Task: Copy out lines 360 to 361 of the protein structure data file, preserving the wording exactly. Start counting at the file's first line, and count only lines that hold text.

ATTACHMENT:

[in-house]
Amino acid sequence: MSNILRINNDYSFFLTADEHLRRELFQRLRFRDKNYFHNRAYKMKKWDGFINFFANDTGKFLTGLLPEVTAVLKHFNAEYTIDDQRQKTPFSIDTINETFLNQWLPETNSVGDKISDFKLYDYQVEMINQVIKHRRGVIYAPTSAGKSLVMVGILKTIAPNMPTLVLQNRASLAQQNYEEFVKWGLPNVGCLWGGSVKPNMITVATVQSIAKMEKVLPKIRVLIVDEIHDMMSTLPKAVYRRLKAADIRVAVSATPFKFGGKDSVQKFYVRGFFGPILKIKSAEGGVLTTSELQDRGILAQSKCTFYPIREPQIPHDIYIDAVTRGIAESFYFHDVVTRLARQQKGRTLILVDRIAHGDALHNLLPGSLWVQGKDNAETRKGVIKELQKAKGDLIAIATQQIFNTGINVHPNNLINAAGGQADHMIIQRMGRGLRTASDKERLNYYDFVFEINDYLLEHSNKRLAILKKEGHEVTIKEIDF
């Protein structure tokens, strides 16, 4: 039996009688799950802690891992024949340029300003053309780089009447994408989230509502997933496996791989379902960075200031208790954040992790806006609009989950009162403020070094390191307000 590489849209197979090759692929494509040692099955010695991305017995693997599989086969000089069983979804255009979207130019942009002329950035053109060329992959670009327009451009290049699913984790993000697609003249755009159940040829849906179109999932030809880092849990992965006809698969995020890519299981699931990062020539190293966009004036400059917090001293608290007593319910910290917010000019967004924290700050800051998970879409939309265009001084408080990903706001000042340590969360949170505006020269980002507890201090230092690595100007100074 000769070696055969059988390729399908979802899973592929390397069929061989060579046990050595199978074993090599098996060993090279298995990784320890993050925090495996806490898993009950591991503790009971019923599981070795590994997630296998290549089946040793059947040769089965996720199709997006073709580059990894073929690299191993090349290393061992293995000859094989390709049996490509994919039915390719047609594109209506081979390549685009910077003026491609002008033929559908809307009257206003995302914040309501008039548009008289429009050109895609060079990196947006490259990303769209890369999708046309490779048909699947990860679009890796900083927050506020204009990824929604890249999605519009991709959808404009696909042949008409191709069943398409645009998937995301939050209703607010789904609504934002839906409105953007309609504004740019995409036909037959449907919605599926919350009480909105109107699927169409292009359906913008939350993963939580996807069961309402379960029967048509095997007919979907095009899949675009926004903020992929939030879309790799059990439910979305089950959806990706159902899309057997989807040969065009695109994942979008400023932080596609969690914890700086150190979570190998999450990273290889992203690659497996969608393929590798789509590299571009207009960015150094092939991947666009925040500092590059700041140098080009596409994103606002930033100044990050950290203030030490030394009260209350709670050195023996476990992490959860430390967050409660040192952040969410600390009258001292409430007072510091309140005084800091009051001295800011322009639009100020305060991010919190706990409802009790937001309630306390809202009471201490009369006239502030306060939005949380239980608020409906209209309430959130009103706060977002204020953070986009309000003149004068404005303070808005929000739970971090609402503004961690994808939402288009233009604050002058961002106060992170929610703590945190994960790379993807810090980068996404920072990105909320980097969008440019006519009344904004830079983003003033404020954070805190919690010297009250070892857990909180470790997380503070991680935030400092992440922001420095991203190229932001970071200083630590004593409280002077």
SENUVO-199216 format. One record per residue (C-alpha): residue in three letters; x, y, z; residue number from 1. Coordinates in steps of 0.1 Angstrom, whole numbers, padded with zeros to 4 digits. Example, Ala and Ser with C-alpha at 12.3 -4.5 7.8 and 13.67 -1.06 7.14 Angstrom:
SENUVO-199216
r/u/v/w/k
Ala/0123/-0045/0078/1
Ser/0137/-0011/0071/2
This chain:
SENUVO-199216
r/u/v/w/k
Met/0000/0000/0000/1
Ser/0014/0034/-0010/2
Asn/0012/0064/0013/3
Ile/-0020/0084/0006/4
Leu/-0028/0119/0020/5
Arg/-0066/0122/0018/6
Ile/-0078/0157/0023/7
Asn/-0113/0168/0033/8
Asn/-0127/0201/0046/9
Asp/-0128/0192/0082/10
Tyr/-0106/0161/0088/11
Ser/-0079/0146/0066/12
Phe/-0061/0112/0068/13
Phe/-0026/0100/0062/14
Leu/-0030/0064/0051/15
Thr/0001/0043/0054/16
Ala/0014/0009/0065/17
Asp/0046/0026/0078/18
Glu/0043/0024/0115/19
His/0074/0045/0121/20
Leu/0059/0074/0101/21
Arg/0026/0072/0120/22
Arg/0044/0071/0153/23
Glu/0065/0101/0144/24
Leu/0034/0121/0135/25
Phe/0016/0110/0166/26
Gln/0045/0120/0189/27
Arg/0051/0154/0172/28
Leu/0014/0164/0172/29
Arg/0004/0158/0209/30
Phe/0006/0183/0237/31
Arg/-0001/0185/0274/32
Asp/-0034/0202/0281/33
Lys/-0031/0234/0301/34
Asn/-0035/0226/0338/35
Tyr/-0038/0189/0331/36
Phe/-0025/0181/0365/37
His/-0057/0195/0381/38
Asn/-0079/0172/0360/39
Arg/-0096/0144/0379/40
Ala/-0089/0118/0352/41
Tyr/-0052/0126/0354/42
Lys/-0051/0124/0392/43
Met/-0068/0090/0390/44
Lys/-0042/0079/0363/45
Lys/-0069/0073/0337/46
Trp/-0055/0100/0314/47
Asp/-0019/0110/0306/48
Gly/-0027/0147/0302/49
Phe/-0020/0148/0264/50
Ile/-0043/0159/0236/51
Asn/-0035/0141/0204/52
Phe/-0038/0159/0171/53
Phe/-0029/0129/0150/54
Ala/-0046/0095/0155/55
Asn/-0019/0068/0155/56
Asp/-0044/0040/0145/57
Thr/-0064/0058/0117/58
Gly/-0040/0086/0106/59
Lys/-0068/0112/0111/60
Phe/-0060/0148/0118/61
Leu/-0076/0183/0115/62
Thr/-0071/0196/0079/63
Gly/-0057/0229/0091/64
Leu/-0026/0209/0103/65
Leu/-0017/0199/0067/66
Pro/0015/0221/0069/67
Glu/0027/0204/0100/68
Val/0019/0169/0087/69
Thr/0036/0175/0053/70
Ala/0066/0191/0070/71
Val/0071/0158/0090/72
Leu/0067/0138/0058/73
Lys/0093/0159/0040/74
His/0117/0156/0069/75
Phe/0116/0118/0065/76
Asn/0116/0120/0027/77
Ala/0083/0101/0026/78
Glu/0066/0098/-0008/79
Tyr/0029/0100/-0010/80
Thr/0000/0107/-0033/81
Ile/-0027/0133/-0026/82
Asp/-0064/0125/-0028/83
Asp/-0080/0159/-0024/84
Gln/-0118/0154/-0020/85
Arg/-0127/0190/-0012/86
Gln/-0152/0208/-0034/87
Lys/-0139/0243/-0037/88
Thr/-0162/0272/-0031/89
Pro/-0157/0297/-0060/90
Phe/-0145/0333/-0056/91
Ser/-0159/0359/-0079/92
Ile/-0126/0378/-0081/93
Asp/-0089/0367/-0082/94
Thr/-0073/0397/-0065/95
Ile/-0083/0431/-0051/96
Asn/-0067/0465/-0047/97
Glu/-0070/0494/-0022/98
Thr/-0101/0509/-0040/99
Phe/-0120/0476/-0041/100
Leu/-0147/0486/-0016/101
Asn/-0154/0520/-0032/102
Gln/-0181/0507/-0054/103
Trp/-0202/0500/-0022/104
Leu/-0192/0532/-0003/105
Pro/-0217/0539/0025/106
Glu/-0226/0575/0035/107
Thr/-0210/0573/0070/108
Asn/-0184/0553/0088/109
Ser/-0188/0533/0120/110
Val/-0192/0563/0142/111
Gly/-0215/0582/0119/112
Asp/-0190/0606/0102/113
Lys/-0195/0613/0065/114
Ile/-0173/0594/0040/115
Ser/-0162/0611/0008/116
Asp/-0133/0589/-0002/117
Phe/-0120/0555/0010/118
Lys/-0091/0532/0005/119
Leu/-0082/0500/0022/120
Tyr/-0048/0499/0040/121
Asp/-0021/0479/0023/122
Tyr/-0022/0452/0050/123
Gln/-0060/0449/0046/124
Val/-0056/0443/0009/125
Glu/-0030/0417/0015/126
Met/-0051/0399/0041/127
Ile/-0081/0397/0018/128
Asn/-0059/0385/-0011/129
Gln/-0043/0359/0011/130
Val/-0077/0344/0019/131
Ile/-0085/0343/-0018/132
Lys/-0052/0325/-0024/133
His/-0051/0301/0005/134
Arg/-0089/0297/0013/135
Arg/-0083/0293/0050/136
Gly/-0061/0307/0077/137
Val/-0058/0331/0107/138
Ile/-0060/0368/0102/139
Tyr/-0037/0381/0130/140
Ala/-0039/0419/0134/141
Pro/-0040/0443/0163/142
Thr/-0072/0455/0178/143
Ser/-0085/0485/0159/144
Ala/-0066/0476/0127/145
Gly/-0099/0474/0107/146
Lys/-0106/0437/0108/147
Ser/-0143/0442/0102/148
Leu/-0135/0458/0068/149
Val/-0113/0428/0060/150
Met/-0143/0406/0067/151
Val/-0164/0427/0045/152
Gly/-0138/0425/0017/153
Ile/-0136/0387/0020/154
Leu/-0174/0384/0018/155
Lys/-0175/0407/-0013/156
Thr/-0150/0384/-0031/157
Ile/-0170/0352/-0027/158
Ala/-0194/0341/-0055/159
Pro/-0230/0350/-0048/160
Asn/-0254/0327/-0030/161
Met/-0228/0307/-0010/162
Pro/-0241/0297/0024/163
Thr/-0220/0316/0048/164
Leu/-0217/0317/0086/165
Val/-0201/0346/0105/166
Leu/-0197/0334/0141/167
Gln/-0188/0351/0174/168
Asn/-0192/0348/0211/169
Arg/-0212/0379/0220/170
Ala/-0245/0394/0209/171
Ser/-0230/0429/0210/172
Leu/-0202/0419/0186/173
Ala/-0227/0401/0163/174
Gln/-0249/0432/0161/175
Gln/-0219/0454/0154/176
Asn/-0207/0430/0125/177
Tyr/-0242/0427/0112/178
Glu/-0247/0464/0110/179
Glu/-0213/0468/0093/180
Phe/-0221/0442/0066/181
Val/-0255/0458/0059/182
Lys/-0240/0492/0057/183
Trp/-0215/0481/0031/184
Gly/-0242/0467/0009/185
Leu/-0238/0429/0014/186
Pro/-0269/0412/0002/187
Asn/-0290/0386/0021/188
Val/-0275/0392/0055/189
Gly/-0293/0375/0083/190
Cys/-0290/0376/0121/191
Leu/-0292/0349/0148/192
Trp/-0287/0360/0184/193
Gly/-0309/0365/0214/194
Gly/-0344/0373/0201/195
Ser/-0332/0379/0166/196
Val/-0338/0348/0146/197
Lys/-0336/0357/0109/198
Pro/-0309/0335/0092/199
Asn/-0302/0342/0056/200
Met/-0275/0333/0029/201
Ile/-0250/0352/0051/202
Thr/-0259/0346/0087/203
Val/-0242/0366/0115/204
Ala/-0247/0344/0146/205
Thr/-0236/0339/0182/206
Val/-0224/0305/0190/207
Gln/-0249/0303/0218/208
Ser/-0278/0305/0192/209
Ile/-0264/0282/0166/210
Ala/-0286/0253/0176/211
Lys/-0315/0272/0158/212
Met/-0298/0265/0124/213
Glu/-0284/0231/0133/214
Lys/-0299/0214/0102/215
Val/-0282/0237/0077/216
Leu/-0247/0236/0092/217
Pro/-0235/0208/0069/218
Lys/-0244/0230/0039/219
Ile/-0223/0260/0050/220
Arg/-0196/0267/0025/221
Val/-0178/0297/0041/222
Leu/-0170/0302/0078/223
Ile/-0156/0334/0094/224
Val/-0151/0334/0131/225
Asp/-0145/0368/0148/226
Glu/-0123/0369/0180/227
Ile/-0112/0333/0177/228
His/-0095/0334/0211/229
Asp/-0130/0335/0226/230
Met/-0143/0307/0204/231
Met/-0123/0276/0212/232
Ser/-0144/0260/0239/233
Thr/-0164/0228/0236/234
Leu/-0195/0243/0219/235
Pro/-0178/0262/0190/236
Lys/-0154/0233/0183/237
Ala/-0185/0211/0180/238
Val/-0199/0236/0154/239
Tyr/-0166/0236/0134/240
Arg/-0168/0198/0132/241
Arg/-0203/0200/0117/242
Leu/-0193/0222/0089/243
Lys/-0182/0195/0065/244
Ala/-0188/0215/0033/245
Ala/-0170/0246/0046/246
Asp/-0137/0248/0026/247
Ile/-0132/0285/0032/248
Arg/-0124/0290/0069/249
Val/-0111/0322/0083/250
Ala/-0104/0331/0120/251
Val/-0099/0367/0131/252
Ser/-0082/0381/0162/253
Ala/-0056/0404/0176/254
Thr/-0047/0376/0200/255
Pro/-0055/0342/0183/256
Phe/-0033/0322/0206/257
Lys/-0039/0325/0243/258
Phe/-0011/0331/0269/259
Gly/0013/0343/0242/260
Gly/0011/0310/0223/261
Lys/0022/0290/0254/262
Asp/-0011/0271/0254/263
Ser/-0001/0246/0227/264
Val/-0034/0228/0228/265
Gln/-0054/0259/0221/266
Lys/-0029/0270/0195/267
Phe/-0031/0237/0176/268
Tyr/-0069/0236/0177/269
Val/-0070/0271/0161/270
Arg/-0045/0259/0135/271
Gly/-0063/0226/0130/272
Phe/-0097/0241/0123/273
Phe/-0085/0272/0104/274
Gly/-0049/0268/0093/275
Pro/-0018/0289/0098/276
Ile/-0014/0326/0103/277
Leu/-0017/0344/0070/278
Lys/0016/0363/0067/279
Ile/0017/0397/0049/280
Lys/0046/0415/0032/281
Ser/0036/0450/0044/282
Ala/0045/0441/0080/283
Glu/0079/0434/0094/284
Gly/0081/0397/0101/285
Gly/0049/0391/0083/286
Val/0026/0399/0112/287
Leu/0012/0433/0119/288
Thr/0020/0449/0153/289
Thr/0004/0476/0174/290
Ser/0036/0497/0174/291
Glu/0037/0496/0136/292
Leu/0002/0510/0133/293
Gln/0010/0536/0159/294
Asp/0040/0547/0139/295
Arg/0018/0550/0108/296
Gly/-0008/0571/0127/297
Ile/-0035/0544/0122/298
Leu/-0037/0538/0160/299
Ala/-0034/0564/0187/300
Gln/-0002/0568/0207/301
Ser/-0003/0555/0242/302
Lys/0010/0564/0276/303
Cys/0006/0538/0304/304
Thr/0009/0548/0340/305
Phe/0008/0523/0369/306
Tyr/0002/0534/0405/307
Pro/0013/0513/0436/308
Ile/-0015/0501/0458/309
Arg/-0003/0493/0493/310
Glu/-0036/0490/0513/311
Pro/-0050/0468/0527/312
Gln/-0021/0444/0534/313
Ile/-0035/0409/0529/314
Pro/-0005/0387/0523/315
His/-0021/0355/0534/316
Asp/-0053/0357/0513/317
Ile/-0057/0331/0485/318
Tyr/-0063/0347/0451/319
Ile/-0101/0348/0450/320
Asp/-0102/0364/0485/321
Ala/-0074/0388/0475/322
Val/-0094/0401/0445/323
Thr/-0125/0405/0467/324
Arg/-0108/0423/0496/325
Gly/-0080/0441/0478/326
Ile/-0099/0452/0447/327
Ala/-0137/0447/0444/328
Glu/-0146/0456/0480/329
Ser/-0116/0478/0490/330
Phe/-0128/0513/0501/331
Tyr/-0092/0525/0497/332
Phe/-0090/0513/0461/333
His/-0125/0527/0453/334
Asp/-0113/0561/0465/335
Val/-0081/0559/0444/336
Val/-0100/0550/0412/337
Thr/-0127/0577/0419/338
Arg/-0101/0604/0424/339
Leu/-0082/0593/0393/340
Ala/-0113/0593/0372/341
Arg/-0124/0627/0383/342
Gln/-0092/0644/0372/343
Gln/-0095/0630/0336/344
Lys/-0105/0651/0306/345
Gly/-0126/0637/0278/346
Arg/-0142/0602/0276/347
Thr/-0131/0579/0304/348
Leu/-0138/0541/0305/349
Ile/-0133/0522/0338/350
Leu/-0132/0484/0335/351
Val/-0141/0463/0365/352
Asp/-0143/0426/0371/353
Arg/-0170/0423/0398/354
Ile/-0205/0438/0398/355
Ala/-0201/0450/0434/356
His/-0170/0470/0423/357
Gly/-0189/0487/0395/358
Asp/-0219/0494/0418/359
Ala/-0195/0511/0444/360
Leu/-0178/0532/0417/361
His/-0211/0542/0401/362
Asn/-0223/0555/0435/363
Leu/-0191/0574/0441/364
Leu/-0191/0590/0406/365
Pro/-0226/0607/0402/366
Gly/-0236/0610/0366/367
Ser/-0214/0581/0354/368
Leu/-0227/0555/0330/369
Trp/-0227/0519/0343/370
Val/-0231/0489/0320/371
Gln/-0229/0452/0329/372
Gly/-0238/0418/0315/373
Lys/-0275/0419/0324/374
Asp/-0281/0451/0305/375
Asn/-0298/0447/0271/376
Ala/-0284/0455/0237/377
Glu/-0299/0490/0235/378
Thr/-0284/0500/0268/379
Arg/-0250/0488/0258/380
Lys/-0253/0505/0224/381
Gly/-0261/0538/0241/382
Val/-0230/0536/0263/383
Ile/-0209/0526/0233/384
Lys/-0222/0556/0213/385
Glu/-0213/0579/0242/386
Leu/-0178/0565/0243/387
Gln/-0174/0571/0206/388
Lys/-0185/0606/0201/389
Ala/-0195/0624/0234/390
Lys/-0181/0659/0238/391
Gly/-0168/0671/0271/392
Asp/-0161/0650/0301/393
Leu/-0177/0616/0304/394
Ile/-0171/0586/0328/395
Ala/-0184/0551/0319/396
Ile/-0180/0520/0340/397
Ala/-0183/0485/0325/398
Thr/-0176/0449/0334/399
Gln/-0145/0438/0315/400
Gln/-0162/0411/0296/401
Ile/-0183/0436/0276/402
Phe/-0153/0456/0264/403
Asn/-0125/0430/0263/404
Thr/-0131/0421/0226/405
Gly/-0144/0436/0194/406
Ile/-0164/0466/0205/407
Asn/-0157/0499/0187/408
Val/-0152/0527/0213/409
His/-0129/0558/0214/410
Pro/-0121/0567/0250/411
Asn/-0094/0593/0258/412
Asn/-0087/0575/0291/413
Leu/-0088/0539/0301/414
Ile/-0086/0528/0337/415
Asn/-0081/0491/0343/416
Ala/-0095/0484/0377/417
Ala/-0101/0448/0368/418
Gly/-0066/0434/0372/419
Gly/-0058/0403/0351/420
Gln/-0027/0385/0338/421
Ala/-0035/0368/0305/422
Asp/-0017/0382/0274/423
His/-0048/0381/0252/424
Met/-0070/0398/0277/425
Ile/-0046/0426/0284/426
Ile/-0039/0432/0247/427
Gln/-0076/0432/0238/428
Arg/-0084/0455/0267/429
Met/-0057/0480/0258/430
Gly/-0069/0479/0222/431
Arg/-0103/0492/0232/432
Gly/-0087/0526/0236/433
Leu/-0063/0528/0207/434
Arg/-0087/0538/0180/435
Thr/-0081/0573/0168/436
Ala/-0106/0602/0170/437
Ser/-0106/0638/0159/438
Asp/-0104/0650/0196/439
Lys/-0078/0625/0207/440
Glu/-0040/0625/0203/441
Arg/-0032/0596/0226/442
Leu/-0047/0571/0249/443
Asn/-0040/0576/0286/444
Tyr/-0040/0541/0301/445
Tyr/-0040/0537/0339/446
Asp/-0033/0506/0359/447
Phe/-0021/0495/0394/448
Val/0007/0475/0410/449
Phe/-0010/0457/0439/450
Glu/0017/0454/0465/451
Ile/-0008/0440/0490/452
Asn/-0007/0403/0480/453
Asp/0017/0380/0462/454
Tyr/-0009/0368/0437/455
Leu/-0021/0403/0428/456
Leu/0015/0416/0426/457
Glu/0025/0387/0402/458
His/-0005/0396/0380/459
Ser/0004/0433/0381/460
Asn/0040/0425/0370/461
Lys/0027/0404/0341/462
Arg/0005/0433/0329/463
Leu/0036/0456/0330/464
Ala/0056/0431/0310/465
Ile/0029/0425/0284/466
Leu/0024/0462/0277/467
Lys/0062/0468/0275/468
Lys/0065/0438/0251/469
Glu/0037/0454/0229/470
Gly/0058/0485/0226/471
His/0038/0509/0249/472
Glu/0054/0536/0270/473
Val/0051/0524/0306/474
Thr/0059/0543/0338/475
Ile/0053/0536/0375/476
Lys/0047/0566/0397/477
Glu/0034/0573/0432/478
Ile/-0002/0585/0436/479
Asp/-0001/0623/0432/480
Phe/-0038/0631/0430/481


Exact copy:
Leu/-0138/0541/0305/349
Ile/-0133/0522/0338/350